'Xiaozhuang Pillows' of Qing Dynasty inherited

Updated: 2013-02-05 09:43

By Wang Kaihao (China Daily)

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'Xiaozhuang Pillows' of Qing Dynasty inherited

Mou Chunling preserves the declining tradition of making Mongolian-style ear pillows in Tongliao. Photos by Wang Kaihao / China Daily

Low-pressure pillows have provided a good night's sleep for Genghis Khan's soldiers and modern-day Inner Mongolians. One needlework artist is determined to preserve the tradition, Wang Kaihao reports from Tongliao.

'Xiaozhuang Pillows' of Qing Dynasty inherited

Guardian of time's past

'Xiaozhuang Pillows' of Qing Dynasty inherited

Disappeared, not forgotten

'Xiaozhuang Pillows' of Qing Dynasty inherited

Gleaming with tradition 

'Xiaozhuang Pillows' of Qing Dynasty inherited

Capsules of history 

The workshop in the noisy wholesale market is no more than 60 square meters.

It looks a little messy, with 10 sewing machines almost buried under piles of half-finished pillows. Also, the pillows look a little unusual. They are covered in delicate cloth and they have holes on each side.

Mou Chunling, a 47-year-old woman of the Mongolian ethnic group in Tongliao, Inner Mongolia autonomous region, supervises the making of these "ear pillows", so called because the holes are designed to protect the ear from pressure during sleep.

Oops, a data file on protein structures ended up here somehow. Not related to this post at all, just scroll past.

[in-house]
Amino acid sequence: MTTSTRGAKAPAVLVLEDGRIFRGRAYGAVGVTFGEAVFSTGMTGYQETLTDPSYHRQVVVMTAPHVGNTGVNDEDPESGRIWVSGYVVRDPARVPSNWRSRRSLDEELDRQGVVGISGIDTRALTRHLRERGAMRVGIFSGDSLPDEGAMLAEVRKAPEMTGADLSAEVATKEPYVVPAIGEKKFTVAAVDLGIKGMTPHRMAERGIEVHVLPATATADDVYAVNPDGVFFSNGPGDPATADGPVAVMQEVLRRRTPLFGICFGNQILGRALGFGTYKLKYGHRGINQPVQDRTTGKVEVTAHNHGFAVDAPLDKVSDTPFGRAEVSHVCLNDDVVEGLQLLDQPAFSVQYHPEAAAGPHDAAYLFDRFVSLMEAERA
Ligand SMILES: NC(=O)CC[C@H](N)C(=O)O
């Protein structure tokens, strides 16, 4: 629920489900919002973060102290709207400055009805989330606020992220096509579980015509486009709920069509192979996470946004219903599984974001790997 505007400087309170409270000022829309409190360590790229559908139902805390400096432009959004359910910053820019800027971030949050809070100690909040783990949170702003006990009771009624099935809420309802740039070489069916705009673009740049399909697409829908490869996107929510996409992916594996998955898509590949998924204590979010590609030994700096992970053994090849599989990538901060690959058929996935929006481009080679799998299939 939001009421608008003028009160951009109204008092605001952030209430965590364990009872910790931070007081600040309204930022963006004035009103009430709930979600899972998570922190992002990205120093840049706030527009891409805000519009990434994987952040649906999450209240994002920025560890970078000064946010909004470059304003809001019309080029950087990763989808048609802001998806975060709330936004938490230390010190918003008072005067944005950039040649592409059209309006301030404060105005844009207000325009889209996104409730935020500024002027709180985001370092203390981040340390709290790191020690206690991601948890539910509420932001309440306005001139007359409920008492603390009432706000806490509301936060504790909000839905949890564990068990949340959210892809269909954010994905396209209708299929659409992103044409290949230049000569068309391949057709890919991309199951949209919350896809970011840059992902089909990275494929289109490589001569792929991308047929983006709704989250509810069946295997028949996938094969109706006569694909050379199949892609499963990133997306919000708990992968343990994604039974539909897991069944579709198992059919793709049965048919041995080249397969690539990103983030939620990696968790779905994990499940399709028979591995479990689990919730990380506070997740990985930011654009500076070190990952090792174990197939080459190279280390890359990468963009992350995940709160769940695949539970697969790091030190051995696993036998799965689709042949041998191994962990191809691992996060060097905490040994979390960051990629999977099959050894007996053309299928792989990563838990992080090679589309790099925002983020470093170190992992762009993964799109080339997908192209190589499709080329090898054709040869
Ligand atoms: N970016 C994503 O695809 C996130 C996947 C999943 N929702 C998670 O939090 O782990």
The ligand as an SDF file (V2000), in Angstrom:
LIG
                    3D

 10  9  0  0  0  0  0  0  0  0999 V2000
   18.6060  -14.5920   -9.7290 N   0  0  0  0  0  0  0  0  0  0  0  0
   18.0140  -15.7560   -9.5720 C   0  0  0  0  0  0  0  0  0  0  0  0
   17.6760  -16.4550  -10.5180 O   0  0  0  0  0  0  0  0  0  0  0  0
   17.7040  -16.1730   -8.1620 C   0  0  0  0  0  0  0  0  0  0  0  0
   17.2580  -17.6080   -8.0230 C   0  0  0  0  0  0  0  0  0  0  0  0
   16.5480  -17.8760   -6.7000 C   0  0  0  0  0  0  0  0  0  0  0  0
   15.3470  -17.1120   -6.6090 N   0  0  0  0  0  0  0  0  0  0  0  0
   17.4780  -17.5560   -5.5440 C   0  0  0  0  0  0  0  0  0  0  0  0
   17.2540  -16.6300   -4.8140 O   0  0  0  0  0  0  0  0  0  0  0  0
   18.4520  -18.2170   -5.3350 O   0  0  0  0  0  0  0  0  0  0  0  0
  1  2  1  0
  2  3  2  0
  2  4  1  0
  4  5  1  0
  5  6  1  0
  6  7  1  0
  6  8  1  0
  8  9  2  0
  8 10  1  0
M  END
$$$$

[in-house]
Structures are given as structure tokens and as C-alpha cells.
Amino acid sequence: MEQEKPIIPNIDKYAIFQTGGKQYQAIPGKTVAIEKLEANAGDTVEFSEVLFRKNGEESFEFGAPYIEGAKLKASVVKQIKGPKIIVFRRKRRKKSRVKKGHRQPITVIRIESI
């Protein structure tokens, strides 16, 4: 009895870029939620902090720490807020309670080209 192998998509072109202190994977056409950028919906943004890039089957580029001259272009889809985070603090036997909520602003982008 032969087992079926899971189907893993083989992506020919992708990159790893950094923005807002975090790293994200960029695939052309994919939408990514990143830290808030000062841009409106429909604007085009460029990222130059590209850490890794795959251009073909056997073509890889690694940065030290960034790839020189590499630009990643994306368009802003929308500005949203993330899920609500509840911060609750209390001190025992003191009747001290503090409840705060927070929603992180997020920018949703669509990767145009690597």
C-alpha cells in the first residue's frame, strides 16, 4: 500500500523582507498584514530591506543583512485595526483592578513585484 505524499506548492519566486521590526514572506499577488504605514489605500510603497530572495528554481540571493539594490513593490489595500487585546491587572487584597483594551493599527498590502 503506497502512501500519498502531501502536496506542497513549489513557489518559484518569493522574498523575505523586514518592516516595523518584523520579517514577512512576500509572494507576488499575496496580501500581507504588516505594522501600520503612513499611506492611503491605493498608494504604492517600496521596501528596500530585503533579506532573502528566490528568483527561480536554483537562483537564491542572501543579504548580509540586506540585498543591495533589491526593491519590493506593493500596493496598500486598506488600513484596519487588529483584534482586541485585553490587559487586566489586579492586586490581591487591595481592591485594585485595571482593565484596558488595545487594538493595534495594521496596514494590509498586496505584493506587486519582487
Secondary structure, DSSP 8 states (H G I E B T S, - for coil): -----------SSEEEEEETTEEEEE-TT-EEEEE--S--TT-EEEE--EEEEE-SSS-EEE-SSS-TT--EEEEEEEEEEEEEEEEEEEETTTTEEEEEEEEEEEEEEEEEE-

According to local folklore in Tongliao, the ear pillow can be traced back to the era of Genghis Khan (1162-1227), when it was favored by sentry soldiers. Later it became a must-have daily necessity of the royal Manchu family in the Qing Dynasty (1644-1911). But the tradition has declined over the past century.

Mou got into the pillow business in 2007, a trade which she jokingly says she "inherited by blood." Her ancestors were tailors for the Mongol nobles in the time of empress dowager Xiaozhuang (1613-1688), a Mongol concubine in the Qing Dynasty who was born on the Horqin grassland (in today's Tongliao).

The concubine is said to be the one who took the ear pillow to royal Manchu families, and the fashion later spread among the rich nationwide.

When Mou's family got together for her mother's 80th birthday party in 2007, her aunt, who is the fifth generation of ear-pillow makers in her family, made two small pieces as gifts and complained that no one would inherit the skill.

Mou then decided to try it herself, though she knew little about this long-embedded art in her family history except for seeing a few examples in her childhood.

Mou says that sewing had once saved her in a very difficult time earlier in her life.

A native of Bairin Left Bannerin in Inner Mongolia's city of Chifeng, Mou had to quit her teaching job in 1991 to join her husband, who had a new job in Tongliao.

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